It has been quite I while that I posted the last part of my Romanian diaries, yet that does not mean that there has not been anything to write about. Actually there was plenty and way too much, while I was kinda busy. My favorite hangouts have been Godaddy and forums in the domaining industry (guys and gals making money by selling domains), I gave way to tens of new websites (ironically my own company website is still missing) and moreover, I changed my job and work now for the biggest publisher of the country and thus, moved last fall to Bucharest. Now I can enjoy an awesome view on the House of Parliament (better known as Casa Poporului), to be admired in the picture.
A typical Romanian would probably stress now that it is the nearly largest building of the world, second only to the Pentagon and actually, after 9/11 even the largest (at least I heard so). He will consider it also the right moment to let you know that Bucharest is actually little Paris and does not mind about the fact that there are several other Eastern European capitals which claim this very title for themselves. Indeed, it were in most cases French architects (Paul Gotterau is the first to be mentioned here) who built the most interesting buildings in the Romanian Capital (see here for more examples).
A less known, but extremely well fitting comparison – brought to me by Mihai – is about Bucharest being little Venice. It refers to the poor performance of the local canalization system and the flooded streets after a rain or when snow melts. In collaboration with the potholed streets and sidewalks it indeed resembles little Venice; just that the badly needed boats are missing.
But for several weeks we had snow and several centimeters of ice on the sidewalks as hardly the streets have been cleared. At least not without the very personal intervention of Major Oprescu. After four weeks of discussions whether streets have been cleared or not , Oprescu went out at 3 A.M. to look for himself and afterwards fined all snow clearing companies. One day later the streets looked awesome. The sidewalks instead not, and so people walked on the streets to get to work I for myself have become quite an expert at ice figure skating, but of course I lack the elegance. Bad for me, fun for the viewers.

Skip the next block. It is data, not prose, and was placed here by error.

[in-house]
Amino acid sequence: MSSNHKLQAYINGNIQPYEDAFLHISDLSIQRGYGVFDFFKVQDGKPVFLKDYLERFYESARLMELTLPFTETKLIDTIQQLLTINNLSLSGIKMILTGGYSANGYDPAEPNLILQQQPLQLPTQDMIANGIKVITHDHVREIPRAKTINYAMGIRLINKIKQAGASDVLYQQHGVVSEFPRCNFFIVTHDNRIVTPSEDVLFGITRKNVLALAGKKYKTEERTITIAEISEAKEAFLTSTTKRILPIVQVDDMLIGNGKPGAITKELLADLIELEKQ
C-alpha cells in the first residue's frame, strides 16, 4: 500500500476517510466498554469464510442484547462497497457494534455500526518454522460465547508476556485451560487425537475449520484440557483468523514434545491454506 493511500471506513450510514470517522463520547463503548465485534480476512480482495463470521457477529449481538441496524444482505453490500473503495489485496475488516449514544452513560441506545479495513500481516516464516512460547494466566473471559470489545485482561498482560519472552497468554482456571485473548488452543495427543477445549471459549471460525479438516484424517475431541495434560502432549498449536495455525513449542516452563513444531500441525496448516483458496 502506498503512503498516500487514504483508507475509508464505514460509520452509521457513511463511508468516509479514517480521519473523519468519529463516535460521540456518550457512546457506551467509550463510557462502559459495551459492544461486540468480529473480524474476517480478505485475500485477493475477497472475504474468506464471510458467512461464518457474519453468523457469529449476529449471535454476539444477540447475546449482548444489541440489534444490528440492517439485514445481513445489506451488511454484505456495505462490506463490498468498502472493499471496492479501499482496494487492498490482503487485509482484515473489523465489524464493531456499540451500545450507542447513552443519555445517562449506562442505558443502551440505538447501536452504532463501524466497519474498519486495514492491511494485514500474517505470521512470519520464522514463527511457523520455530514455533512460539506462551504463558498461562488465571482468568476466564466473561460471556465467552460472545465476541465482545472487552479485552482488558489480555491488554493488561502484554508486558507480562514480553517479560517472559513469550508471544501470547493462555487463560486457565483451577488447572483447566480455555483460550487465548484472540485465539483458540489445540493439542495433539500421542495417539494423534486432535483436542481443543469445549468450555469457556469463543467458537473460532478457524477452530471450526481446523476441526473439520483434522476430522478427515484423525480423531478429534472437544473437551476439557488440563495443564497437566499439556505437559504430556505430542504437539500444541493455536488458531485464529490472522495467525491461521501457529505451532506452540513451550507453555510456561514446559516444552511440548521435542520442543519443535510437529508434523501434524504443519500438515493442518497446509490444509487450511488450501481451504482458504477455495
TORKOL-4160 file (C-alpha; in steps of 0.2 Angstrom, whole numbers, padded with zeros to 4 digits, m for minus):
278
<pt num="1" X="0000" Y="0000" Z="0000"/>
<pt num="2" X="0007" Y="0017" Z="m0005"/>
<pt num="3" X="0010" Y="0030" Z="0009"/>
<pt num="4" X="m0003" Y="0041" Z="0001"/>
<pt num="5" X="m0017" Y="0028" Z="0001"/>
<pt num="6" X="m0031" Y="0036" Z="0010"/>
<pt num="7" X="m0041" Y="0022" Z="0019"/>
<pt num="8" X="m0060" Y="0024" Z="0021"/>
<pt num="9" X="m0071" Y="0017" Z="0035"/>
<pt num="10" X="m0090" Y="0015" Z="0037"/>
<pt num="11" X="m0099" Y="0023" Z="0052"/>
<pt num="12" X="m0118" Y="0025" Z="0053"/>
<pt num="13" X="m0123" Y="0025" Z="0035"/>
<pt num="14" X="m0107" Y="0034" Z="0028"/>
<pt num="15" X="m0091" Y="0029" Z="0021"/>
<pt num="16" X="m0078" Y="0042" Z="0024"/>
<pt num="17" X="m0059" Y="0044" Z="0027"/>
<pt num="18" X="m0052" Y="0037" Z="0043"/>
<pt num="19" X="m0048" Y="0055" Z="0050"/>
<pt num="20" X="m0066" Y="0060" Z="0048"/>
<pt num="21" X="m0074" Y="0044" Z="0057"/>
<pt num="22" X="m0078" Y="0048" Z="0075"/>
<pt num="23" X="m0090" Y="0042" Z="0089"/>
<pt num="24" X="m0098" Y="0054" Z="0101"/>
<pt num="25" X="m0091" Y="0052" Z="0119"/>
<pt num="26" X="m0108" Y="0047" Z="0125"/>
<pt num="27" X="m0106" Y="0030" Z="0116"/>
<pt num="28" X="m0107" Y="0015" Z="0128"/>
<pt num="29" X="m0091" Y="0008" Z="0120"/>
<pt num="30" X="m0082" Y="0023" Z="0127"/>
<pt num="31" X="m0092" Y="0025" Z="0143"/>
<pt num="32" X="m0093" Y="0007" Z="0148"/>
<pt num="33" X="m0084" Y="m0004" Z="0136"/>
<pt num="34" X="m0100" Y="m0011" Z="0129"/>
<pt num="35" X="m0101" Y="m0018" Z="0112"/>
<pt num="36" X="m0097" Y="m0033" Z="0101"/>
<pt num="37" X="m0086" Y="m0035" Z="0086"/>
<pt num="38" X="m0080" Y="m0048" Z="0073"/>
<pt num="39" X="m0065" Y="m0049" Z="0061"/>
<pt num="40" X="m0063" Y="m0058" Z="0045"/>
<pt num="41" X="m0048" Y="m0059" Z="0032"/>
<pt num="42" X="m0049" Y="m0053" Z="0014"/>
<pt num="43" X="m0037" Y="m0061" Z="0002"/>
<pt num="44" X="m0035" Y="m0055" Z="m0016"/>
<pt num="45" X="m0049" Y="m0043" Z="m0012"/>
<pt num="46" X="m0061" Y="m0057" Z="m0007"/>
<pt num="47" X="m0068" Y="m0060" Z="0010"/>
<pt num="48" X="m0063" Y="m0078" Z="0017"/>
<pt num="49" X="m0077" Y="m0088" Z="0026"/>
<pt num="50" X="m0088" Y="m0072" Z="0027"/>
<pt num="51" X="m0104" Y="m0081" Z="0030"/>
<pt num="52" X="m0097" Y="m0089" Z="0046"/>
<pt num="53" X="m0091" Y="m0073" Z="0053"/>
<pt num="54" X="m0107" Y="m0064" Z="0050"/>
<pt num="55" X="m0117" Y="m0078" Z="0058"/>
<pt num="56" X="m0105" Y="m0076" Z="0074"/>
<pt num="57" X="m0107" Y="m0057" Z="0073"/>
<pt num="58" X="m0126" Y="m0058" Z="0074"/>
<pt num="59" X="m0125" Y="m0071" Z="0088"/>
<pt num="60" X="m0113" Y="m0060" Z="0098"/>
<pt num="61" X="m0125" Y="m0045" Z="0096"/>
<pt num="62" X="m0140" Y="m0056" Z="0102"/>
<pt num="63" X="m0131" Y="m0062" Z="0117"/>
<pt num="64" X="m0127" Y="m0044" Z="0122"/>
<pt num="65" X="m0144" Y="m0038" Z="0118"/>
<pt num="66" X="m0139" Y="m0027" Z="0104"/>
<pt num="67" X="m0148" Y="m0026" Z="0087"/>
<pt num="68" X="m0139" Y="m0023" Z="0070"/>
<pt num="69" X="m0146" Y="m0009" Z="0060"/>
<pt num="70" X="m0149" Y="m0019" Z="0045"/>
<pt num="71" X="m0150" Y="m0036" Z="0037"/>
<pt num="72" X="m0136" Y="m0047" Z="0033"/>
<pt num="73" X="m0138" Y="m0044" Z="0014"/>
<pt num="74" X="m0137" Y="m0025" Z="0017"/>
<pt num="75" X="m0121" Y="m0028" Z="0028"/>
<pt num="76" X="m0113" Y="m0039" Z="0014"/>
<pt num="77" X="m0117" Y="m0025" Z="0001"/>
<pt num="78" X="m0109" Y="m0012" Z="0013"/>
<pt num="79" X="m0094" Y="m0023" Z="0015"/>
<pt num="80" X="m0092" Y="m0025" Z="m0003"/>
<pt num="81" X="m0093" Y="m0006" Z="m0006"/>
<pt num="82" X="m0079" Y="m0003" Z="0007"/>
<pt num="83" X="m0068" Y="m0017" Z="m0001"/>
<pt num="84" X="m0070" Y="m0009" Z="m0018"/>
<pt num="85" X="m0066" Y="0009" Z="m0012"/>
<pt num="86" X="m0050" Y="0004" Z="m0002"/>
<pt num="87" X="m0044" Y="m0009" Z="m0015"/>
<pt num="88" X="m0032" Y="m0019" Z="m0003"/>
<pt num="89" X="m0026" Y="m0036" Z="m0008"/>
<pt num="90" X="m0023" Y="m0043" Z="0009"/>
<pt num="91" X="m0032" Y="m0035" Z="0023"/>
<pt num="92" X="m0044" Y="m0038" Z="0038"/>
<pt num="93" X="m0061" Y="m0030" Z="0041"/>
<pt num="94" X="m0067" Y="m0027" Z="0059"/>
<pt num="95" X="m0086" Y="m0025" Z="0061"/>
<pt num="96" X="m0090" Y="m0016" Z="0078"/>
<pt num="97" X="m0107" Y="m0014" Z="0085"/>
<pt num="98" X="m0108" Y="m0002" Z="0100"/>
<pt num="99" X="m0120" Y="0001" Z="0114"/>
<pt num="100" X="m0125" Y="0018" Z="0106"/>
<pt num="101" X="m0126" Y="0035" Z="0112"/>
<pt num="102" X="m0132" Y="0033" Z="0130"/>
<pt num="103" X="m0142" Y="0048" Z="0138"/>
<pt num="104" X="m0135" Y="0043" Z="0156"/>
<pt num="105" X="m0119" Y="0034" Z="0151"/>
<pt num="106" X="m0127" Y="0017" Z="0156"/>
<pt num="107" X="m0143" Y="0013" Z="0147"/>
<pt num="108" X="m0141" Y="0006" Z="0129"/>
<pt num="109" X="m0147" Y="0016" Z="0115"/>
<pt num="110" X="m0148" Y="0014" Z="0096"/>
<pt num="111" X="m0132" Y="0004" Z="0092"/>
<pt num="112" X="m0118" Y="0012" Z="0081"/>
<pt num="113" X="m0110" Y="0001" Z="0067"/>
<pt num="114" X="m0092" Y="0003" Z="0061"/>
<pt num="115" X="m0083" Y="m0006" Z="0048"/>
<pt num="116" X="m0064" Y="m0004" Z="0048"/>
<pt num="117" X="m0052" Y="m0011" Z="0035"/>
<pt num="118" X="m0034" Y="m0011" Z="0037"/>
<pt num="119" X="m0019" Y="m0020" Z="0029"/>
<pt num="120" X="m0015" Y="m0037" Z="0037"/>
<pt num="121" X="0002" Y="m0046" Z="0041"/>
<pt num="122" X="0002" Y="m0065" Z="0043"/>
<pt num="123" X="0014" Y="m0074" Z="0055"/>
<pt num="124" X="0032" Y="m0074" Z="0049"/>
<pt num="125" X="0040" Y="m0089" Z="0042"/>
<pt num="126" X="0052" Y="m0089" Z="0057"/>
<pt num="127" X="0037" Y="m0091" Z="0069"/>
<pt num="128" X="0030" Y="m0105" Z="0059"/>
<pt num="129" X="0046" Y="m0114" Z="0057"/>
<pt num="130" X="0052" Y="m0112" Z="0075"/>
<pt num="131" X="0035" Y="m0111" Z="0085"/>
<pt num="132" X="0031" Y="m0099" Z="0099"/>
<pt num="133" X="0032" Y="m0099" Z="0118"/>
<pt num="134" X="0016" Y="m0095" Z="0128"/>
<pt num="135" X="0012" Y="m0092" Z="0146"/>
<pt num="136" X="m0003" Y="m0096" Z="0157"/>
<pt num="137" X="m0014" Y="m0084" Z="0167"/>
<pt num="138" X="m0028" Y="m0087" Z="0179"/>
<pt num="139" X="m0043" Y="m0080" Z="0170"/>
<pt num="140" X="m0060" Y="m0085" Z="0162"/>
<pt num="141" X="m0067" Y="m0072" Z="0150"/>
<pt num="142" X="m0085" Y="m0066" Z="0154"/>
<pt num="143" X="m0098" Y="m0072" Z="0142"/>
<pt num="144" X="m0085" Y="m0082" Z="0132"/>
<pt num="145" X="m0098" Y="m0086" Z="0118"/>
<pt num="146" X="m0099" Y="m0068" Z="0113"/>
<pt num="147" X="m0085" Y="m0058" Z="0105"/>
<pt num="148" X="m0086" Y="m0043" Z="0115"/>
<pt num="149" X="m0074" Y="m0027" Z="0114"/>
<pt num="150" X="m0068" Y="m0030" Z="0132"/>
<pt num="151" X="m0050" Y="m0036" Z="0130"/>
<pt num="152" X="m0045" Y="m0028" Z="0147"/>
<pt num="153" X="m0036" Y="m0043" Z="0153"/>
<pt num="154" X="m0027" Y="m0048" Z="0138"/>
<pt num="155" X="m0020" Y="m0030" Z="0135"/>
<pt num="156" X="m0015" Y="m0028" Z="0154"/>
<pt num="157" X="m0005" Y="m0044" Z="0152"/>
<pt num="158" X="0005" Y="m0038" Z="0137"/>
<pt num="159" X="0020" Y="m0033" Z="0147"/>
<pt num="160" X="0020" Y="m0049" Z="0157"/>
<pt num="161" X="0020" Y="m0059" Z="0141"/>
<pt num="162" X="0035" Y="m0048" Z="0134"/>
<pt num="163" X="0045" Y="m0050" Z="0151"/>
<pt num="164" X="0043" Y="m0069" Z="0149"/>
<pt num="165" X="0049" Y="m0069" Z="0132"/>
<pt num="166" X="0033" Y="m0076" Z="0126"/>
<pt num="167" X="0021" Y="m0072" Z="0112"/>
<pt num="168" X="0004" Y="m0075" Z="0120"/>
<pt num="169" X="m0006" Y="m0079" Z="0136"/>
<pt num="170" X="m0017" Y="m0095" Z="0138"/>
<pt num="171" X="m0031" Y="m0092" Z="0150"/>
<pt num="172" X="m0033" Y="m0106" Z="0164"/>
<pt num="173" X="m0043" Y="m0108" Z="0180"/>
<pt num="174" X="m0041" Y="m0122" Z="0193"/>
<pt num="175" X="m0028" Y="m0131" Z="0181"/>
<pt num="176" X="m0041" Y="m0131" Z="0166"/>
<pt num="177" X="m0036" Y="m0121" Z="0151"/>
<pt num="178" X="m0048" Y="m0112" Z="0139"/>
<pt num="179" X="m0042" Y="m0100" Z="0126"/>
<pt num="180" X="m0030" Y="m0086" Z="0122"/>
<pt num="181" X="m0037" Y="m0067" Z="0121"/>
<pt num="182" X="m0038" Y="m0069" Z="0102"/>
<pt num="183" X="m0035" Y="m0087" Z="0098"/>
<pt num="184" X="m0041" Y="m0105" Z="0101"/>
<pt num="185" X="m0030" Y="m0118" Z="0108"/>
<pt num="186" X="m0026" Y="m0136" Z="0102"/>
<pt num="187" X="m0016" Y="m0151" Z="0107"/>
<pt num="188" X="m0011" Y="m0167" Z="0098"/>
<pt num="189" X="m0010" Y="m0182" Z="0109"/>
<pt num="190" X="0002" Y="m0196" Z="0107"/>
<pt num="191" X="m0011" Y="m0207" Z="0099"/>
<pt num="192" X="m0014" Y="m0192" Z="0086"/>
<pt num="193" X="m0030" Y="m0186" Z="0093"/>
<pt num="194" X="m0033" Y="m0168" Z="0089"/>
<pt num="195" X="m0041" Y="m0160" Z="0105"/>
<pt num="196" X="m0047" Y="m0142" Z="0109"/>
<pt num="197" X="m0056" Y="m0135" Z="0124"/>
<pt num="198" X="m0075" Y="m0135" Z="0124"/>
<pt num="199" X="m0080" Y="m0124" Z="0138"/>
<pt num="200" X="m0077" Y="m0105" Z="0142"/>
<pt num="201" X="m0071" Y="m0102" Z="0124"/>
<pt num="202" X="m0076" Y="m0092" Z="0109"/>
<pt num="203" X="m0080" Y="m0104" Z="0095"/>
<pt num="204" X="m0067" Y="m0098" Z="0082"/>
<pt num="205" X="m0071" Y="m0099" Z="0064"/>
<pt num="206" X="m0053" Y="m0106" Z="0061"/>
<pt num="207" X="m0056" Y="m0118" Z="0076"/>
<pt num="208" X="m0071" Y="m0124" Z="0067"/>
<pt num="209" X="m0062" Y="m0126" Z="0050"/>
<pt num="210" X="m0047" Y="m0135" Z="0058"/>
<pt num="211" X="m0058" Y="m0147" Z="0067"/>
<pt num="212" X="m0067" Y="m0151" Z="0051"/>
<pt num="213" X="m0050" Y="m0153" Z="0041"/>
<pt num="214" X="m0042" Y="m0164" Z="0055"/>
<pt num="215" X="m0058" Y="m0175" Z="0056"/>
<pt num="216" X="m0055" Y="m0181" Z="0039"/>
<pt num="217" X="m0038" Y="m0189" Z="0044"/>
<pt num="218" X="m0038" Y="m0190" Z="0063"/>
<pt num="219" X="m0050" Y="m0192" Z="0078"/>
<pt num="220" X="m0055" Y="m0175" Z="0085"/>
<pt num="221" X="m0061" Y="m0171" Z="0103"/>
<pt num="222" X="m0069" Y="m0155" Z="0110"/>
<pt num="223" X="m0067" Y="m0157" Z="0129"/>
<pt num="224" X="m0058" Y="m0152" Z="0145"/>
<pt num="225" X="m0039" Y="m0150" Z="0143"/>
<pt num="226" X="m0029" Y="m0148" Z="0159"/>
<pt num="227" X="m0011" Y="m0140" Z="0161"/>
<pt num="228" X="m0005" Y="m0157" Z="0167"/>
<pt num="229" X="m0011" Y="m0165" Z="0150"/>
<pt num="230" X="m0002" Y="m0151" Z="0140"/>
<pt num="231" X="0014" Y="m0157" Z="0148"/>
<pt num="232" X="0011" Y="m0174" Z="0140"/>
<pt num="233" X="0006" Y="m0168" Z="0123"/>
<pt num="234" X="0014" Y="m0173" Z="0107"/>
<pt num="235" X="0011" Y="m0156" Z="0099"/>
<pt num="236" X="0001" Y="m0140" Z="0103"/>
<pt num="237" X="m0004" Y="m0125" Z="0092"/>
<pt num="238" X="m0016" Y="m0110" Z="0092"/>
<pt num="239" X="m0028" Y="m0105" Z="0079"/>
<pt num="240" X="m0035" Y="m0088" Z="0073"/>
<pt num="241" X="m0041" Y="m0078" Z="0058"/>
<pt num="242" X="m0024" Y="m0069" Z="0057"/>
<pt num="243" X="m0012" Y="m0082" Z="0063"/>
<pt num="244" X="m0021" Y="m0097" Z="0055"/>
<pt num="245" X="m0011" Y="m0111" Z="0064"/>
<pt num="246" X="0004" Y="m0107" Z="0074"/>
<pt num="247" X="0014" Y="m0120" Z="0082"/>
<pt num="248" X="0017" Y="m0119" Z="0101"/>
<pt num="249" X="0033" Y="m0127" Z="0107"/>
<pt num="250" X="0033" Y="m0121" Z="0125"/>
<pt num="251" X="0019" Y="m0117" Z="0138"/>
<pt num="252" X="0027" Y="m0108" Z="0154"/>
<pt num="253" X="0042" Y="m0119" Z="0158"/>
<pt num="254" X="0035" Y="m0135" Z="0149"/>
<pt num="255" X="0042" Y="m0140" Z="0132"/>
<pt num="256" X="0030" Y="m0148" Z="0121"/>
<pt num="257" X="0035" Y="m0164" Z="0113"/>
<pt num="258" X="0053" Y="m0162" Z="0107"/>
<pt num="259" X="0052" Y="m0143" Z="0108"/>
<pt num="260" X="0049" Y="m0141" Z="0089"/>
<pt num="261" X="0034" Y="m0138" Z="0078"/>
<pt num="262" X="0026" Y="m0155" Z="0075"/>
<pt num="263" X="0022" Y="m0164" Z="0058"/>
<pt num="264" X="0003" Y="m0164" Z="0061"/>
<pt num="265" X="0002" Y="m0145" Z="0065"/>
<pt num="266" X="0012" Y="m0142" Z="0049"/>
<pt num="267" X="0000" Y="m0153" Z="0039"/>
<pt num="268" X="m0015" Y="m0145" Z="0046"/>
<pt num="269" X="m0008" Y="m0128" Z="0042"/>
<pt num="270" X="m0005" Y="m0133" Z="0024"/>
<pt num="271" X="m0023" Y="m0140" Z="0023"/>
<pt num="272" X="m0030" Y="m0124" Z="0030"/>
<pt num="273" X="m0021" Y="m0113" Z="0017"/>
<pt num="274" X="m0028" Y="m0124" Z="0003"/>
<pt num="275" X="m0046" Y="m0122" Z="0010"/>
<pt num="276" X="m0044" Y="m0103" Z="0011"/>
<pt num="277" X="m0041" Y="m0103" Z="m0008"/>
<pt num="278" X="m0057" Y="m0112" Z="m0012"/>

Better news do not exist right now, as Romania is still being hit hard by crisis. GDP fell last year by some 7.7%, unemployment in Romania is on the rise and many salaries have been reduced. I just witnessed several newspapers being closed and remaining redactors facing the fact to work for 20% – 30% less salary. Just over night. For my German readers I might mention that Nokia actually raised the salaries here by 9% right now, but that’s an exception.
One might argue that it is not Romania’s fault as Romania did not produce the crisis, but – among others – has to suffer the consequences now. Yet, if the guys here had used the years of growth before properly it would not have been that accentuated. For example, the planned and badly needed investments in infrastructure have been delayed all the time and as a result e.g. Mercedes opted in late 2008 for Hungary and their nice highways instead for Romania. Nokia’s suppliers did not come as promised streets haven’t been built, while politicians spent the allocated money for current spending or simply bullshit like the next “feasibility study “ with astonishing prices. And the people here just accept such monkey business instead of kicking those politicians’ asses. It’s the same as with snow clearing, actually.
That is not to say, that here are not good points, too. Romanians, when they happened to criticize something about their country usually start with the assertion they don’t want to generalize anything and close with the conclusion, that there are actually several “honest, hard working and admirable people” in this country, namely on the country side. I have never been good at diplomacy and stuff, neither I am a big fan of the countryside and hard working in subsistence agriculture and thus, I will end this post in a different way: Bucharest is great city; the people here are quite polite and educated and especially much more civilized as their buddies on the countryside (including wannabe cities) tell them to be. And I have the opportunity to work with some of Europe’s best online developers and marketers here. That’s amazing and I really appreciate them and their little Paris.
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